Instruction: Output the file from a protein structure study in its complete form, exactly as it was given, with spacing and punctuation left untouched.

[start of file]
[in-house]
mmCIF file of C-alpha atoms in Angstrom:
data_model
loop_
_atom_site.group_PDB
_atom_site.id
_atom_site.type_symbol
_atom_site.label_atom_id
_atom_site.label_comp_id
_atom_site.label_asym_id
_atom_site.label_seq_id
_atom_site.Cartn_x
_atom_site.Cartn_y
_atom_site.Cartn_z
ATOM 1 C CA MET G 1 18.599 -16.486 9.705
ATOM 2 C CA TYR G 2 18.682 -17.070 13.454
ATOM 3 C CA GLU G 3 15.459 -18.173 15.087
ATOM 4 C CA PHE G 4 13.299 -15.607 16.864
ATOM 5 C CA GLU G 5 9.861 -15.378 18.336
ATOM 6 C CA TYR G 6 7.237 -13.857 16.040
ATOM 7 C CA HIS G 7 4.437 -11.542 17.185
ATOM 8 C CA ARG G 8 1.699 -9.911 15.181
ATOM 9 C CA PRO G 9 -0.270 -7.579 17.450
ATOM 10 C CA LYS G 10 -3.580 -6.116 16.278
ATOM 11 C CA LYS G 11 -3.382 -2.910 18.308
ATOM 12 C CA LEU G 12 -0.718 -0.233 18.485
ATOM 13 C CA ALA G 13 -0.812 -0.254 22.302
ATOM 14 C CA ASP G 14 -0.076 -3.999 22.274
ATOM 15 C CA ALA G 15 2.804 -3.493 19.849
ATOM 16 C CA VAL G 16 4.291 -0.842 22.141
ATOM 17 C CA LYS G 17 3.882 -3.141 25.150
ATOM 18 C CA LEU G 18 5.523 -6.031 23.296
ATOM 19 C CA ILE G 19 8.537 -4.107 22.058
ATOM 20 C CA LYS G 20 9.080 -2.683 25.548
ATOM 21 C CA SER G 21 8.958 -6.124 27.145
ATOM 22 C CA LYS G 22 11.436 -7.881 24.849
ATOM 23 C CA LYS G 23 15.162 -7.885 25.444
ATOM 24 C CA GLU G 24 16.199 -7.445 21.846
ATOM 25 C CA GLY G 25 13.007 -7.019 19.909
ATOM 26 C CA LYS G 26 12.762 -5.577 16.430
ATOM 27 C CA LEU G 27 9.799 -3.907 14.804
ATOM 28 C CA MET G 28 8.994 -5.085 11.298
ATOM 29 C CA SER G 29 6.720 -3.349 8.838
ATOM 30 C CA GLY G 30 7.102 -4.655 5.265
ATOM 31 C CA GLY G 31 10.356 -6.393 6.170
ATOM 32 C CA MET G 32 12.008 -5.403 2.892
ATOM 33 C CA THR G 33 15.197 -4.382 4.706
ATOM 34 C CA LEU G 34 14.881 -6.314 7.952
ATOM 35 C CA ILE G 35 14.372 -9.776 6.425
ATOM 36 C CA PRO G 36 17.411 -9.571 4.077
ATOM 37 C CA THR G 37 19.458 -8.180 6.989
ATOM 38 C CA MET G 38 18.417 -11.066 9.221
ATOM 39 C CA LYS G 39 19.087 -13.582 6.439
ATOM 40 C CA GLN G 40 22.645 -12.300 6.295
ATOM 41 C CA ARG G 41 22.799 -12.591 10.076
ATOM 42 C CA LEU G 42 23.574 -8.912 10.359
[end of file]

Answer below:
[in-house]
mmCIF file of C-alpha atoms in Angstrom:
data_model
loop_
_atom_site.group_PDB
_atom_site.id
_atom_site.type_symbol
_atom_site.label_atom_id
_atom_site.label_comp_id
_atom_site.label_asym_id
_atom_site.label_seq_id
_atom_site.Cartn_x
_atom_site.Cartn_y
_atom_site.Cartn_z
ATOM 1 C CA MET G 1 18.599 -16.486 9.705
ATOM 2 C CA TYR G 2 18.682 -17.070 13.454
ATOM 3 C CA GLU G 3 15.459 -18.173 15.087
ATOM 4 C CA PHE G 4 13.299 -15.607 16.864
ATOM 5 C CA GLU G 5 9.861 -15.378 18.336
ATOM 6 C CA TYR G 6 7.237 -13.857 16.040
ATOM 7 C CA HIS G 7 4.437 -11.542 17.185
ATOM 8 C CA ARG G 8 1.699 -9.911 15.181
ATOM 9 C CA PRO G 9 -0.270 -7.579 17.450
ATOM 10 C CA LYS G 10 -3.580 -6.116 16.278
ATOM 11 C CA LYS G 11 -3.382 -2.910 18.308
ATOM 12 C CA LEU G 12 -0.718 -0.233 18.485
ATOM 13 C CA ALA G 13 -0.812 -0.254 22.302
ATOM 14 C CA ASP G 14 -0.076 -3.999 22.274
ATOM 15 C CA ALA G 15 2.804 -3.493 19.849
ATOM 16 C CA VAL G 16 4.291 -0.842 22.141
ATOM 17 C CA LYS G 17 3.882 -3.141 25.150
ATOM 18 C CA LEU G 18 5.523 -6.031 23.296
ATOM 19 C CA ILE G 19 8.537 -4.107 22.058
ATOM 20 C CA LYS G 20 9.080 -2.683 25.548
ATOM 21 C CA SER G 21 8.958 -6.124 27.145
ATOM 22 C CA LYS G 22 11.436 -7.881 24.849
ATOM 23 C CA LYS G 23 15.162 -7.885 25.444
ATOM 24 C CA GLU G 24 16.199 -7.445 21.846
ATOM 25 C CA GLY G 25 13.007 -7.019 19.909
ATOM 26 C CA LYS G 26 12.762 -5.577 16.430
ATOM 27 C CA LEU G 27 9.799 -3.907 14.804
ATOM 28 C CA MET G 28 8.994 -5.085 11.298
ATOM 29 C CA SER G 29 6.720 -3.349 8.838
ATOM 30 C CA GLY G 30 7.102 -4.655 5.265
ATOM 31 C CA GLY G 31 10.356 -6.393 6.170
ATOM 32 C CA MET G 32 12.008 -5.403 2.892
ATOM 33 C CA THR G 33 15.197 -4.382 4.706
ATOM 34 C CA LEU G 34 14.881 -6.314 7.952
ATOM 35 C CA ILE G 35 14.372 -9.776 6.425
ATOM 36 C CA PRO G 36 17.411 -9.571 4.077
ATOM 37 C CA THR G 37 19.458 -8.180 6.989
ATOM 38 C CA MET G 38 18.417 -11.066 9.221
ATOM 39 C CA LYS G 39 19.087 -13.582 6.439
ATOM 40 C CA GLN G 40 22.645 -12.300 6.295
ATOM 41 C CA ARG G 41 22.799 -12.591 10.076
ATOM 42 C CA LEU G 42 23.574 -8.912 10.359